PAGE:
The White House outreach has only gone so far — particularly when it concerns committees and lawmakers more likely to be investigating the administration than cutting deals.
Rep. Bennie Thompson (D-Md.), the likely incoming chairman of the House Homeland Security Committee, has heard “not a word” from the White House as he prepares to lead a panel that plans to scrutinize the administration’s immigration directives and response to natural disasters.
.. Last Wednesday, Trump phoned Sen. Sherrod Brown after the Ohio Democrat requested a call to discuss General Motors’s recent decision to shutter several auto plants, including one in northeastern Ohio. During the call, Brown, who also talks trade with Lighthizer, urged Trump to get behind legislation he drafted that would get rid of tax provisions that could incentivize companies to ship auto manufacturing jobs abroad.
.. Trump said he liked the bill, according to Brown’s retelling, and his office rushed a copy of the legislation over to the White House. But Brown has tried to negotiate with the White House before — notably on the tax legislation last year — only to find that Trump ultimately decided to shun bipartisan dealmaking and go toward a Republican-only approach.
Brown hopes that this time it’s different.
The advocates of tax cuts are relentless, even fanatical. An indication of the movement’s fervor — and of its political power — came during the Iraq war. War is expensive and is almost always accompanied by tax increases. But not in 2003. ”Nothing is more important in the face of a war,” declared Tom DeLay, the House majority leader, ”than cutting taxes.” And sure enough, taxes were cut, not just in a time of war but also in the face of record budget deficits. Nor will it be easy to reverse those tax cuts: the tax-cut movement has convinced many Americans — like Tinsley — that everybody still pays far too much in taxes.
.. A result of the tax-cut crusade is that there is now a fundamental mismatch between the benefits Americans expect to receive from the government and the revenues government collect. This mismatch is already having profound effects at the state and local levels: teachers and policemen are being laid off and children are being denied health insurance. The federal government can mask its problems for a while, by running huge budget deficits, but it, too, will eventually have to decide whether to cut services or raise taxes. And we are not talking about minor policy adjustments. If taxes stay as low as they are now, government as we know it cannot be maintained. In particular, Social Security will have to become far less generous; Medicare will no longer be able to guarantee comprehensive medical care to older Americans; Medicaid will no longer provide basic medical care to the poor.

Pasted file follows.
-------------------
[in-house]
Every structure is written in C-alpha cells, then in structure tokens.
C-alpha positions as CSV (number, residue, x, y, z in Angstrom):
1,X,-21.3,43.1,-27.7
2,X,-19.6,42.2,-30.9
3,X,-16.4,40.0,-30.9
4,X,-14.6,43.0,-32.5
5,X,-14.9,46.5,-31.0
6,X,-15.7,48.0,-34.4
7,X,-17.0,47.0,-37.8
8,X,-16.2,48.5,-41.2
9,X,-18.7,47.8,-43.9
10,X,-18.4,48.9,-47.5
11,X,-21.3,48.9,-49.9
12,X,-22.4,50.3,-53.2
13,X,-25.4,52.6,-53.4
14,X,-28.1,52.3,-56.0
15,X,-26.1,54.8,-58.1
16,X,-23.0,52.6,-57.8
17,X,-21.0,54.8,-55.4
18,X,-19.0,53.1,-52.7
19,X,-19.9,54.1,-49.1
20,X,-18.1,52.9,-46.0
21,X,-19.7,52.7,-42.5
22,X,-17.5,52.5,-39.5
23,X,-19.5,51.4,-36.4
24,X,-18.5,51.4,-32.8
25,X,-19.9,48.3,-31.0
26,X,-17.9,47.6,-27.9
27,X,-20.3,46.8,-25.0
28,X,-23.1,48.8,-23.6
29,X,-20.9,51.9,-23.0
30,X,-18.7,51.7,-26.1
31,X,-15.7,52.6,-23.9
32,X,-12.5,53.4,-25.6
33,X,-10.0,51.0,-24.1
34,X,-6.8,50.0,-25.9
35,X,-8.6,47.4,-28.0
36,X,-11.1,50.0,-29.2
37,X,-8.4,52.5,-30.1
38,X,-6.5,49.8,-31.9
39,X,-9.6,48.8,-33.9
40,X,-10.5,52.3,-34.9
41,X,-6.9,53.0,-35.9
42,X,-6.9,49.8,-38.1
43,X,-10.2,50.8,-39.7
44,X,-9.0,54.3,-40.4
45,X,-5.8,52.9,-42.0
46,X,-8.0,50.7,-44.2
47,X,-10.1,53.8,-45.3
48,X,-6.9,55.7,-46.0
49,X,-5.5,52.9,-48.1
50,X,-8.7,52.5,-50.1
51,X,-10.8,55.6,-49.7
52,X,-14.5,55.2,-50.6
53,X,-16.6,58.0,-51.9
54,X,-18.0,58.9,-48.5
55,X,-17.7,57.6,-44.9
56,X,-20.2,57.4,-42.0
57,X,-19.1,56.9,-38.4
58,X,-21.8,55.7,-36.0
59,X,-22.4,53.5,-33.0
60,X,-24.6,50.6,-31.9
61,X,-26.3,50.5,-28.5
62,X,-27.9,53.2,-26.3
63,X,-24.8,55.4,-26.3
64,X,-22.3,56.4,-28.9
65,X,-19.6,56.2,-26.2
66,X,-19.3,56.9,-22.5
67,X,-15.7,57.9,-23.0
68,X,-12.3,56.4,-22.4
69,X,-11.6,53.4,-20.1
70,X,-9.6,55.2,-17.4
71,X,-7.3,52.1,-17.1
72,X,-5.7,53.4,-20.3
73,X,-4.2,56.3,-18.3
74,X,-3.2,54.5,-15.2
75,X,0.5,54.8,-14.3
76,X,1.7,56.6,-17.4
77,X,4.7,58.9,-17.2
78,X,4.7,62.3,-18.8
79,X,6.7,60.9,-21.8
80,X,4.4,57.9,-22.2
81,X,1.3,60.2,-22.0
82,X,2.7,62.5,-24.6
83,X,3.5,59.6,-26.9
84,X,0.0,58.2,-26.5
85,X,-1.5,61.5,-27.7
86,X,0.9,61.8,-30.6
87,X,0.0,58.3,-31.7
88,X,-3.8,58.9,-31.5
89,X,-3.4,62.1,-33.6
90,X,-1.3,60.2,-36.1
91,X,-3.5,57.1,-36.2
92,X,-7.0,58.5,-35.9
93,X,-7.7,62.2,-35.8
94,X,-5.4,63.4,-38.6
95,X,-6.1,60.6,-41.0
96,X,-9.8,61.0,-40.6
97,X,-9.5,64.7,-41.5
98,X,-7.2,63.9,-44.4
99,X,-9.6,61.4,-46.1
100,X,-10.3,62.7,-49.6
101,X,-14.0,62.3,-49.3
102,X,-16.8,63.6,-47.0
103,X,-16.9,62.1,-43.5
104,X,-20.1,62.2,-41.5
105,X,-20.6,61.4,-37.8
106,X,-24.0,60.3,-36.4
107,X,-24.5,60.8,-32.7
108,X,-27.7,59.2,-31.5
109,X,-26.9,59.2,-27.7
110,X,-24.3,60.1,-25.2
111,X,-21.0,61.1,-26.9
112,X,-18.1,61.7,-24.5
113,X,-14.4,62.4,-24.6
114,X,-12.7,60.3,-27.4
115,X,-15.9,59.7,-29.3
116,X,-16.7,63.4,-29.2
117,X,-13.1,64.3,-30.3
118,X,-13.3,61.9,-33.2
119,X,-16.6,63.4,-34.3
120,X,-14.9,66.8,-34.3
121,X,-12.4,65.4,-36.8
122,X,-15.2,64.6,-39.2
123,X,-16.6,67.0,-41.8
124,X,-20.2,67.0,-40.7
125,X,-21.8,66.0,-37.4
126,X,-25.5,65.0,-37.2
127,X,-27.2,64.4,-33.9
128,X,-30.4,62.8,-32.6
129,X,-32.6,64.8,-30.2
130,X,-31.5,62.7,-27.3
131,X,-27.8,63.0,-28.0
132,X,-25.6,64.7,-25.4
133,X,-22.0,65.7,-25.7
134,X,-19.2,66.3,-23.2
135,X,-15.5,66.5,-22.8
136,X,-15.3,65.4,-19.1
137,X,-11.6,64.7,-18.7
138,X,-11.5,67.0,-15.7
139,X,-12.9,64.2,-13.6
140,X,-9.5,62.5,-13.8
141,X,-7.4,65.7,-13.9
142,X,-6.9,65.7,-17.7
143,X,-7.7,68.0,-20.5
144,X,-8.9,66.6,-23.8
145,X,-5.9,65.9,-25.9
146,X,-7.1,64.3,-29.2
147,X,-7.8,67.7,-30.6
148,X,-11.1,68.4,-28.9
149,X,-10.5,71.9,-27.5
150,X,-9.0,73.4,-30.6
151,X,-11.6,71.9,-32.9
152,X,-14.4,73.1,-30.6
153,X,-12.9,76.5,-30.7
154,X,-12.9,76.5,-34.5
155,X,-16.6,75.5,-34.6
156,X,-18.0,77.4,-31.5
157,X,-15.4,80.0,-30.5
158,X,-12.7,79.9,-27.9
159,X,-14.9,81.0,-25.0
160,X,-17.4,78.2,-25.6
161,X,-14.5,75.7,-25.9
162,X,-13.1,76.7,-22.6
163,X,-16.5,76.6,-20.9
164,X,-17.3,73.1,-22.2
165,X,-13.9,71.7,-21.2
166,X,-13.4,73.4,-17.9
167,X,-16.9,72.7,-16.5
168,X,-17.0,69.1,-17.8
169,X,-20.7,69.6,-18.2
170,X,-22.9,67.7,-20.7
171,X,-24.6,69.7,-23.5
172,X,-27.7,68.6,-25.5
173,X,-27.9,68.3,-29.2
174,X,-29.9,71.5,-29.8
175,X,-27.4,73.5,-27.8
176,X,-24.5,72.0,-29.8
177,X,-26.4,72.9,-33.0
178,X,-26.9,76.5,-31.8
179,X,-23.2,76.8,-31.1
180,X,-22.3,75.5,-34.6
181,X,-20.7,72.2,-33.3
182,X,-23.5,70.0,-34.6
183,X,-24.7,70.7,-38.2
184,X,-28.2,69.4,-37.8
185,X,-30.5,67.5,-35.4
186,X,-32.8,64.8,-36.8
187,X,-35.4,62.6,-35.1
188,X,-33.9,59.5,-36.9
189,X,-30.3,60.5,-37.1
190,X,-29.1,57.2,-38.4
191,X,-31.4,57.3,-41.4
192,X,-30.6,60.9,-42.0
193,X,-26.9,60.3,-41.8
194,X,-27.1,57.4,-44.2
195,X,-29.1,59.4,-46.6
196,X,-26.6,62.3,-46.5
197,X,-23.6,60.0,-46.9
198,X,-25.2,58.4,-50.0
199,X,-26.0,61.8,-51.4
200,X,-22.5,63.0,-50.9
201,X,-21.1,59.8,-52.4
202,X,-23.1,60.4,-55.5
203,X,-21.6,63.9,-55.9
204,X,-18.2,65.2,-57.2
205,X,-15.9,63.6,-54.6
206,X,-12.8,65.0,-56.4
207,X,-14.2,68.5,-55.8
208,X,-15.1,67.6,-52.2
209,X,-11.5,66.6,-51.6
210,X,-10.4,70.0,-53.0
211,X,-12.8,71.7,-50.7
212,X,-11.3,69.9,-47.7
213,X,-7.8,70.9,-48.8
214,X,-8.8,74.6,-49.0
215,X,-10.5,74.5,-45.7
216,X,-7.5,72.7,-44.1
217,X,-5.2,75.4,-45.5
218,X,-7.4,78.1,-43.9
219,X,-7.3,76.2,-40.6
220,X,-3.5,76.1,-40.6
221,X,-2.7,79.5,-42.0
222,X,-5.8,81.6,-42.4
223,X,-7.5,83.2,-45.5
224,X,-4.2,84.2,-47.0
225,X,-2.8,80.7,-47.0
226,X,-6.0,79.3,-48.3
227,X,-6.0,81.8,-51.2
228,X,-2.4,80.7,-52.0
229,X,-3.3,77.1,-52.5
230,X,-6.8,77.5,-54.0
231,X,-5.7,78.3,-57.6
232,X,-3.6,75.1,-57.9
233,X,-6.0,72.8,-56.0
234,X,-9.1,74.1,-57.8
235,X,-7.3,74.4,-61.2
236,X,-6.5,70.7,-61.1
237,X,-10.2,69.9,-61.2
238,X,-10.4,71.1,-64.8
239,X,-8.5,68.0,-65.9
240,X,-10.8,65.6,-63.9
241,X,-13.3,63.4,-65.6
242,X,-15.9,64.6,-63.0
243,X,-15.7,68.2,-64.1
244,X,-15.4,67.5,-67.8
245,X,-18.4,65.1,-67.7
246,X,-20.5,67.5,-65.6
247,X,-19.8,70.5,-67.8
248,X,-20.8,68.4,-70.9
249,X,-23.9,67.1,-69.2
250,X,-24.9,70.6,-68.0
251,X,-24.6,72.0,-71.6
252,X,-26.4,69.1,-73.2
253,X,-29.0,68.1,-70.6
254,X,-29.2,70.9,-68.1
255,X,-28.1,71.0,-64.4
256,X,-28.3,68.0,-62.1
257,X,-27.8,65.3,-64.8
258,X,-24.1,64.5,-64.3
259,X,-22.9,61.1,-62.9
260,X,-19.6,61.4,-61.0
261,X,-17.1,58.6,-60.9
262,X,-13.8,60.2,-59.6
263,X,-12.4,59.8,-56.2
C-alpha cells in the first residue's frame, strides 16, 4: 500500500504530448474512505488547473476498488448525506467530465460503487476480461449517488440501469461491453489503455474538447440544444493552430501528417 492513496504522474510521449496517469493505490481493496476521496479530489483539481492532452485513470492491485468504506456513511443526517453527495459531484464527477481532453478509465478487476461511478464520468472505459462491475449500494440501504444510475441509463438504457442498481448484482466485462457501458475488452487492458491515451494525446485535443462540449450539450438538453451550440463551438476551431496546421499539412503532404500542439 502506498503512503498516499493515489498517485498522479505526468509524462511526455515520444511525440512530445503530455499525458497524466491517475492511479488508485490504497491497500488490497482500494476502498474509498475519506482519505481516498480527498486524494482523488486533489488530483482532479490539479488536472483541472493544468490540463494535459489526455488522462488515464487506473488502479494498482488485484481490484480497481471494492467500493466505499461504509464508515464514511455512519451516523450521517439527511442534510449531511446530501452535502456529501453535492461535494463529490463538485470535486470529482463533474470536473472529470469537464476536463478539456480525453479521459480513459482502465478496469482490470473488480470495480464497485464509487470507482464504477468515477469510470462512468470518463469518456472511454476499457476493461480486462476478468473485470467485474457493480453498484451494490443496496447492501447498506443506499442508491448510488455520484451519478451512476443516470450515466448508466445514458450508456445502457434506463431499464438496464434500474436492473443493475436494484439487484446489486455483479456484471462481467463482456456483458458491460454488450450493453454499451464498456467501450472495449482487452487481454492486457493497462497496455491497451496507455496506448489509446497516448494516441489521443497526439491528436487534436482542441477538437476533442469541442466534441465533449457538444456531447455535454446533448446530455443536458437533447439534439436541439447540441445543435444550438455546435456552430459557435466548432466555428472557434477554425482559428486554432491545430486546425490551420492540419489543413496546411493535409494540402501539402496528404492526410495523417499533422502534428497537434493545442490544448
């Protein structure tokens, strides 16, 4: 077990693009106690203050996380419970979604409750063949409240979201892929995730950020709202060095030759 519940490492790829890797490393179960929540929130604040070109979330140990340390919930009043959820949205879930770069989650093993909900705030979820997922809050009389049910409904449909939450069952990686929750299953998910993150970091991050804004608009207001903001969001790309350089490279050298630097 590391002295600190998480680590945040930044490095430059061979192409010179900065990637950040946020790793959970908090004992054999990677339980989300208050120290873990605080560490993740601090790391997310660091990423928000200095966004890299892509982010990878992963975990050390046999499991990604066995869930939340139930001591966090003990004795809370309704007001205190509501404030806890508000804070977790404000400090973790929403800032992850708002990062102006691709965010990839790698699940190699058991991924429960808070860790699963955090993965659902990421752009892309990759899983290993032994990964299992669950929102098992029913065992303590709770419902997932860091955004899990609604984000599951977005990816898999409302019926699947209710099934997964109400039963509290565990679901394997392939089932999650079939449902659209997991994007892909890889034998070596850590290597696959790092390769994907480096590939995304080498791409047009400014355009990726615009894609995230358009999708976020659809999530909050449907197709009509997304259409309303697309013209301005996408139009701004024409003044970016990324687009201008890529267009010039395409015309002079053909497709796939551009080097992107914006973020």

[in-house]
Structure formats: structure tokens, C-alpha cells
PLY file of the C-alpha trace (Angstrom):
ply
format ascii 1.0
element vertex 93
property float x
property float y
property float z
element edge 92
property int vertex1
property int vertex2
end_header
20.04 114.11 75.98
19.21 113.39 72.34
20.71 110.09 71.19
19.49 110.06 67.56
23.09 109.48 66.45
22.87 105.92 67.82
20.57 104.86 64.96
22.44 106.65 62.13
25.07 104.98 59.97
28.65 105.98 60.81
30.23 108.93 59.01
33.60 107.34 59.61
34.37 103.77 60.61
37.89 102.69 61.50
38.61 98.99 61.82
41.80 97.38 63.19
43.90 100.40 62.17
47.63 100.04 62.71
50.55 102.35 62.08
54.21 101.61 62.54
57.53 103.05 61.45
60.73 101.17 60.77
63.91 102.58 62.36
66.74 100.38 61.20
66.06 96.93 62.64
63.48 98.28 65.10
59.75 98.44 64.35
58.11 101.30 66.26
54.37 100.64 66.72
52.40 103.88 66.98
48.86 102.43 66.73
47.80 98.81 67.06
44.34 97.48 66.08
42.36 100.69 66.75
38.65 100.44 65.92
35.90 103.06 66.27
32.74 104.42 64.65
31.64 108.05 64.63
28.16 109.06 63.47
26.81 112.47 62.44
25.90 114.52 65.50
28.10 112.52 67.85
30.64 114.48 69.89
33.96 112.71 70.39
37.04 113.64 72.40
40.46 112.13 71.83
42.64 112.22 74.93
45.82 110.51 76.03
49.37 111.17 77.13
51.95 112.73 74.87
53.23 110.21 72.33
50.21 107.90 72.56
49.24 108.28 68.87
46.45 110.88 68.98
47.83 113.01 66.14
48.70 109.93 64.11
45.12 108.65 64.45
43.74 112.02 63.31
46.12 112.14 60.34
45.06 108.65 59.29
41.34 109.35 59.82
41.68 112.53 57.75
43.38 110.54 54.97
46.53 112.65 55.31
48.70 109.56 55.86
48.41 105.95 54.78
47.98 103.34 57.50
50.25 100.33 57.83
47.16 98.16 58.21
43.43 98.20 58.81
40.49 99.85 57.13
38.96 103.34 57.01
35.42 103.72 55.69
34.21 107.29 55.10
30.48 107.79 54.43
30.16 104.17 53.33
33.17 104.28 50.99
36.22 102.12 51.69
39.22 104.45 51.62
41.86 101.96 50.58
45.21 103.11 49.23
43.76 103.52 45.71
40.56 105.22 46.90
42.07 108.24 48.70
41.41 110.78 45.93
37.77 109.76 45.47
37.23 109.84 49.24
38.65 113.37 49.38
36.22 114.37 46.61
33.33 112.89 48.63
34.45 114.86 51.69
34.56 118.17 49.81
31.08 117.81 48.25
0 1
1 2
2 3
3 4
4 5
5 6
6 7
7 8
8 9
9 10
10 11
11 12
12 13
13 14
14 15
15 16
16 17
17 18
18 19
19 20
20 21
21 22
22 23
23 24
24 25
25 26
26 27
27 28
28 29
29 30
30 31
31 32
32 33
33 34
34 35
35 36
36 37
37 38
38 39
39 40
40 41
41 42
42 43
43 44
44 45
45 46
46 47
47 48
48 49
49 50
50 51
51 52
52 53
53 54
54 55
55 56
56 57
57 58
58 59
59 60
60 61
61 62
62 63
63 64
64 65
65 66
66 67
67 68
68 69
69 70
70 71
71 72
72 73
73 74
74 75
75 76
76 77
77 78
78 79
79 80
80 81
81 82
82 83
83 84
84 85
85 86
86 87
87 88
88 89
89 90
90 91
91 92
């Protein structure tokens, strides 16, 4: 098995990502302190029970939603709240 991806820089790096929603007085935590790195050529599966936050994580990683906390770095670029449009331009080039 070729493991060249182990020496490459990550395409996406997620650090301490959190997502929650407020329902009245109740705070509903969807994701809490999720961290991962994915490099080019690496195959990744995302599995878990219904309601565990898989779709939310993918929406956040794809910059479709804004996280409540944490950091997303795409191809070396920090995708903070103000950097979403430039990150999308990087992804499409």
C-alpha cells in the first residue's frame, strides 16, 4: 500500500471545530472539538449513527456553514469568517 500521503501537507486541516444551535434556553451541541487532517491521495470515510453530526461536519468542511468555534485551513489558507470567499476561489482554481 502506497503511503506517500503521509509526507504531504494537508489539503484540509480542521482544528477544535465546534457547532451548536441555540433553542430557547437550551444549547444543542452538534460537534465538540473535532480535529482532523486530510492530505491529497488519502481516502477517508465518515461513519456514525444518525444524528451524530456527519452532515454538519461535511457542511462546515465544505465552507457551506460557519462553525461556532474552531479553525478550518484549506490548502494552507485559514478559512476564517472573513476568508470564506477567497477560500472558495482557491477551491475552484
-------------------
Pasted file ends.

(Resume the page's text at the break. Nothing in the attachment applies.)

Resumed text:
.. The reason Tinsley’s comic strip about the angry taxpayer caught my eye was, of course, that the numbers were all wrong. Very few Americans pay as much as 50 percent of their income in taxes; on average, families near the middle of the income distribution pay only about half that percentage in federal, state and local taxes combined.
.. In fact, though most Americans feel that they pay too much in taxes, they get off quite lightly compared with the citizens of other advanced countries. Furthermore, for most Americans tax rates probably haven’t risen for a generation. And a few Americans — namely those with high incomes — face much lower taxes than they did a generation ago.
.. In the United States, all taxes — federal, state and local — reached a peak of 29.6 percent of G.D.P. in 2000. That number was, however, swollen by taxes on capital gains during the stock-market bubble.
By 2002, the tax take was down to 26.3 percent of G.D.P., and all indications are that it will be lower still this year and next.